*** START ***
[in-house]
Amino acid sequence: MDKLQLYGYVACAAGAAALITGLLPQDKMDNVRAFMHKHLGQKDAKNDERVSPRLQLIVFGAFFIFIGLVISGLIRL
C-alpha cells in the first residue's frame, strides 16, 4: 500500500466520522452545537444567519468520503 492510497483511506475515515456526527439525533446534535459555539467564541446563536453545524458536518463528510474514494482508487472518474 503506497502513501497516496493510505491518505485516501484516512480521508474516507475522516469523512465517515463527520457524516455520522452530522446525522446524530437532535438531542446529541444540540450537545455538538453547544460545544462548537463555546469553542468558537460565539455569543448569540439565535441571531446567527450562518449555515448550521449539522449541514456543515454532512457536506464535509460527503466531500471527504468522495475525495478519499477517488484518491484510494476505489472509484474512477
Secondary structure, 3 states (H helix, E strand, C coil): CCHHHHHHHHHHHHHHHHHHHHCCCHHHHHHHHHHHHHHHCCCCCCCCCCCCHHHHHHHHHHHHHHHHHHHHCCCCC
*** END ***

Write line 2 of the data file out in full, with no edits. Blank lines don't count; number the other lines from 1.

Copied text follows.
Amino acid sequence: MDKLQLYGYVACAAGAAALITGLLPQDKMDNVRAFMHKHLGQKDAKNDERVSPRLQLIVFGAFFIFIGLVISGLIRL